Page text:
The Cynical Idealist: A Spiritual Biography of John Lennon [NOOK Book]

Overview

A radio playlist could easily follow John Lennon’s "Mind Games" with "Do Ya Think I’m Sexy." But comparing the two, it becomes obvious that Lennon had more in common with the great thinkers of any age than with the songwriters who were his contemporaries. Cynical Idealist reveals, for the first time, the spiritual odyssey of this extraordinary man. Out of a turbulent life, from his troubled, working-class childhood throughout his many roles — Beatle, peace advocate, social activist, househusband — Lennon managed ...
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The Cynical Idealist: A Spiritual Biography of John Lennon

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Overview

A radio playlist could easily follow John Lennon’s "Mind Games" with "Do Ya Think I’m Sexy." But comparing the two, it becomes obvious that Lennon had more in common with the great thinkers of any age than with the songwriters who were his contemporaries. Cynical Idealist reveals, for the first time, the spiritual odyssey of this extraordinary man. Out of a turbulent life, from his troubled, working-class childhood throughout his many roles — Beatle, peace advocate, social activist, househusband — Lennon managed to fashion a philosophy that elevates the human spirit and encourages people to work, individually and collectively, toward a better world. Like Socrates, Lennon wanted to stimulate people to think for themselves. "There ain’t no guru who can see through your eyes," he sings in "I Found Out." Cynical Idealist beautifully articulates this and the other lessons John Lennon passed along through his songs and through the example of his life.
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Editorial Reviews

Publishers Weekly
John Lennon will likely be remembered for two things: helping found the Beatles and writing the song “Imagine.” Those accomplishments, however, only scratch the surface of a complex and fascinating life. Writer and artist Tillery explores Lennon’s spirituality as it develops, beginning with childhood traumas, through his time with the Beatles, and finally, in his role as a social activist. Throughout his short life, Lennon fought many existential battles with himself and whatever he thought of as “God.” To interpret Lennon’s spiritual hunger, Tillery draws upon the work of Victor Frankl, the Austrian psychiatrist and WWII death camp survivor who wrote volumes on the importance of people finding meaning in their lives by focusing outward. The author characterizes Lennon as a loving man who, in the latter part of his life, was able to find some semblance of peace and to encourage others to do the same. Lennon searched for and sang about the truth, discarding religious indoctrination and accepted norms when they proved unhelpful. If this is Lennon’s legacy, one could do a lot worse. (Dec.)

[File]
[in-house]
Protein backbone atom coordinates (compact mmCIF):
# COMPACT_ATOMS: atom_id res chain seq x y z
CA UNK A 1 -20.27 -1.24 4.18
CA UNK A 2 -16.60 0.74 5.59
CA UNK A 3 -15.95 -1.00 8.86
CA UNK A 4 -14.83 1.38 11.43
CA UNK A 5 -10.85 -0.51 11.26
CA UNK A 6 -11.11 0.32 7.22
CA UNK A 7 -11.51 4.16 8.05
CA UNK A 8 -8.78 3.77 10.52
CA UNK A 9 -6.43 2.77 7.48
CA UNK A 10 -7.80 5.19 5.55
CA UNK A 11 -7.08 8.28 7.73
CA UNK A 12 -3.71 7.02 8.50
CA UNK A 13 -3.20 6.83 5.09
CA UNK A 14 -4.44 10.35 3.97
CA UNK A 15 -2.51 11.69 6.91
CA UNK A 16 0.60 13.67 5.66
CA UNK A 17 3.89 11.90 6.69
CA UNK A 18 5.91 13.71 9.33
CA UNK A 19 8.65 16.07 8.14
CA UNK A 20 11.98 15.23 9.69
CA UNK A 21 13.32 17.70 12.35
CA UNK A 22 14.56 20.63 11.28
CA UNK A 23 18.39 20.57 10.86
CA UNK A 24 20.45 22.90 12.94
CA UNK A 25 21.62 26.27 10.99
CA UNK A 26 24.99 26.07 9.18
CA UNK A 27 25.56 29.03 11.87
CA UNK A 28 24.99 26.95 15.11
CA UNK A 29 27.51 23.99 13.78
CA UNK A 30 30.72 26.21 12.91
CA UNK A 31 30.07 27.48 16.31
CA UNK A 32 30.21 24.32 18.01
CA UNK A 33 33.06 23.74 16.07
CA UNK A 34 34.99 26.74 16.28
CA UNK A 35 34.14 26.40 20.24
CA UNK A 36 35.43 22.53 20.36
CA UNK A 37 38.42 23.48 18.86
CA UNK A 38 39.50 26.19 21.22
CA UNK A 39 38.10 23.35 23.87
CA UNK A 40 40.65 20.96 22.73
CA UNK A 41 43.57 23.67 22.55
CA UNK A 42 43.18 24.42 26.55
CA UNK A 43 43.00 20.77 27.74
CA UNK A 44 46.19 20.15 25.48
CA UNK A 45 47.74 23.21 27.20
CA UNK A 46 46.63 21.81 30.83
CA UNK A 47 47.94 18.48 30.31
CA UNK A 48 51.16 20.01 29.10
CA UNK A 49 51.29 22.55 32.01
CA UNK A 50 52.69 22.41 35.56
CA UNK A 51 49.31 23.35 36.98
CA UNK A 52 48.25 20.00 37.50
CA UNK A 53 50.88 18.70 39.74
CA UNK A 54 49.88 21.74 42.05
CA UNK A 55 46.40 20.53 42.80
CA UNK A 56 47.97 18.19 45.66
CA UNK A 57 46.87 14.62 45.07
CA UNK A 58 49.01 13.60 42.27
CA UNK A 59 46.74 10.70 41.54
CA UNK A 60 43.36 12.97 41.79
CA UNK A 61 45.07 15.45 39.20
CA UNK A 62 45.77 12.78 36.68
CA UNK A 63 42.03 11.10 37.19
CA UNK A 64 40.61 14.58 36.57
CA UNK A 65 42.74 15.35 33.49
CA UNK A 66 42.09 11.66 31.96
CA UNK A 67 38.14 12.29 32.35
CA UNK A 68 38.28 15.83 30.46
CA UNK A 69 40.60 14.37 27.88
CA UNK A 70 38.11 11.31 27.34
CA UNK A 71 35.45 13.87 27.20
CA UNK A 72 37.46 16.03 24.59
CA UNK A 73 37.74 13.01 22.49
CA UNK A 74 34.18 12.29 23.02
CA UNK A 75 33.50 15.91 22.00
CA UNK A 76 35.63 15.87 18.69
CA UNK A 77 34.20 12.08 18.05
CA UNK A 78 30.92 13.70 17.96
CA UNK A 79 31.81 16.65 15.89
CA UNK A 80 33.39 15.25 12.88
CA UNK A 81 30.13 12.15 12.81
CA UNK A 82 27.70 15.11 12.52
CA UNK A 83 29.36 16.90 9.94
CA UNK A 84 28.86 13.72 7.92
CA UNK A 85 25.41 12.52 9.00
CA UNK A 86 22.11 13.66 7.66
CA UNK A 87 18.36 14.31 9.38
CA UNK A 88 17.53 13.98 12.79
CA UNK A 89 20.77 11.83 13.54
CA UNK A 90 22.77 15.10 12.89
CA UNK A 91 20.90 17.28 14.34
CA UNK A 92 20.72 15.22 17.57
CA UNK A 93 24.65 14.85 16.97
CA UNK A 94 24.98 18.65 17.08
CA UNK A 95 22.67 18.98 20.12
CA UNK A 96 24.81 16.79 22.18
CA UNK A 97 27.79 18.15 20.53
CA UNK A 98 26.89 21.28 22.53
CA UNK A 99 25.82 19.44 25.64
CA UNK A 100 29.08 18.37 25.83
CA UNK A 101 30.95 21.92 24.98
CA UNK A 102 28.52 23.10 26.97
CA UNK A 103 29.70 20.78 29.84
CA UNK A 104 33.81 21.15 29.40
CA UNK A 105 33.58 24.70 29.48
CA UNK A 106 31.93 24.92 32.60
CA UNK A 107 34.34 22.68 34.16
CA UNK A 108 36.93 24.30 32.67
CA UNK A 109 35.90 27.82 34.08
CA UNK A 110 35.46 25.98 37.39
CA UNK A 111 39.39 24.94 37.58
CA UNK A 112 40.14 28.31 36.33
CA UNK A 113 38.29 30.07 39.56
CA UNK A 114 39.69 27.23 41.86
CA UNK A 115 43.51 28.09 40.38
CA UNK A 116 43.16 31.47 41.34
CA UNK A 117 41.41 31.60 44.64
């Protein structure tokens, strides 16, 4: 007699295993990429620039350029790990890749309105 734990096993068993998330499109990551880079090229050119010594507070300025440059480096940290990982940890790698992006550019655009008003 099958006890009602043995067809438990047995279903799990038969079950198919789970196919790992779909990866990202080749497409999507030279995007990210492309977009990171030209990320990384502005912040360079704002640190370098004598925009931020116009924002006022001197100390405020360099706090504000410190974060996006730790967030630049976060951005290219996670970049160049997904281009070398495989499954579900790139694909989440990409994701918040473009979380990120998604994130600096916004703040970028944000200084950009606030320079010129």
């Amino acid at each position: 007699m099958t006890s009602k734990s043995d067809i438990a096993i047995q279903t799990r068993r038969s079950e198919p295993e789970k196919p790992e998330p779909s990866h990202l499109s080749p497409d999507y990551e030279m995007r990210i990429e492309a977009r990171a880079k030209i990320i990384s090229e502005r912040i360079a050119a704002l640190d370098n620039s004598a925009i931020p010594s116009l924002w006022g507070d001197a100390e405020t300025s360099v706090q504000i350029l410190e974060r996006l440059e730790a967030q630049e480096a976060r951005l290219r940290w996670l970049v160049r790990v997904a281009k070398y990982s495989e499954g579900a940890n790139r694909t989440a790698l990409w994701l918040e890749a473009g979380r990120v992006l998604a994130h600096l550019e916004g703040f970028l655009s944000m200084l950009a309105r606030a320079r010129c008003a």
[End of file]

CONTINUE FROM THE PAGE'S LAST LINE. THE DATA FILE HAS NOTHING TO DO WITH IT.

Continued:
From the Publisher

"The closest thing to a post-mortem sofa session. Lennon is sympathetically sliced and projected in the context of his time, leading to a sharp image of a spiritual man who became larger than life while feeling very small. Oh, and readable too.
" --Corjan de Raaf, Singer/Songwriter

"Like most creative people, John Lennon was a complex character, part well-meaning, often starry-eyed idealist, part leather-jacketed teddy boy, with much else thrown in to boot. Whatever your take on him, the thinking-man's Beatle was the first in a cadre of rock stars who used their celebrity as a force for good, anticipating later figures like Bono and Bob Geldof by decades. Lennon's ambivalent relationship with a number of self help/spiritual fads mirrored the shifting moods of more than one generation, and for teenagers like myself coming of age in the 70's, he was the conduit for a number of worthy causes: peace, women's rights, and the painful exploration of the self. Most books on Lennon focus on the skeletons in his closet. This one shows where his heart was." --Gary Lachman, Rock n' Roll Hall of Famer, former bassist for Blondie, and author of Turn Off Your Mind

"John Lennon will likely be remembered for two things: helping found the Beatles and writing the song "Imagine." Those accomplishments, however, only scratch the surface of a complex and fascinating life. Writer and artist Tillery explores Lennon's spirituality as it develops, beginning with childhood traumas, through his time with the Beatles, and finally, in his role as a social activist. Throughout his short life, Lennon fought many existential battles with himself and whatever he thought of as "God." To interpret Lennon's spiritual hunger, Tillery draws upon the work of Victor Frankl, the Austrian psychiatrist and WWII death camp survivor who wrote volumes on the importance of people finding meaning in their lives by focusing outward. The author characterizes Lennon as a loving man who, in the latter part of his life, was able to find some semblance of peace and to encourage others to do the same. Lennon searched for and sang about the truth, discarding religious indoctrination and accepted norms when they proved unhelpful. If this is Lennon's legacy, one could do a lot worse." --Publishers Weekly, Nov. 9, 2009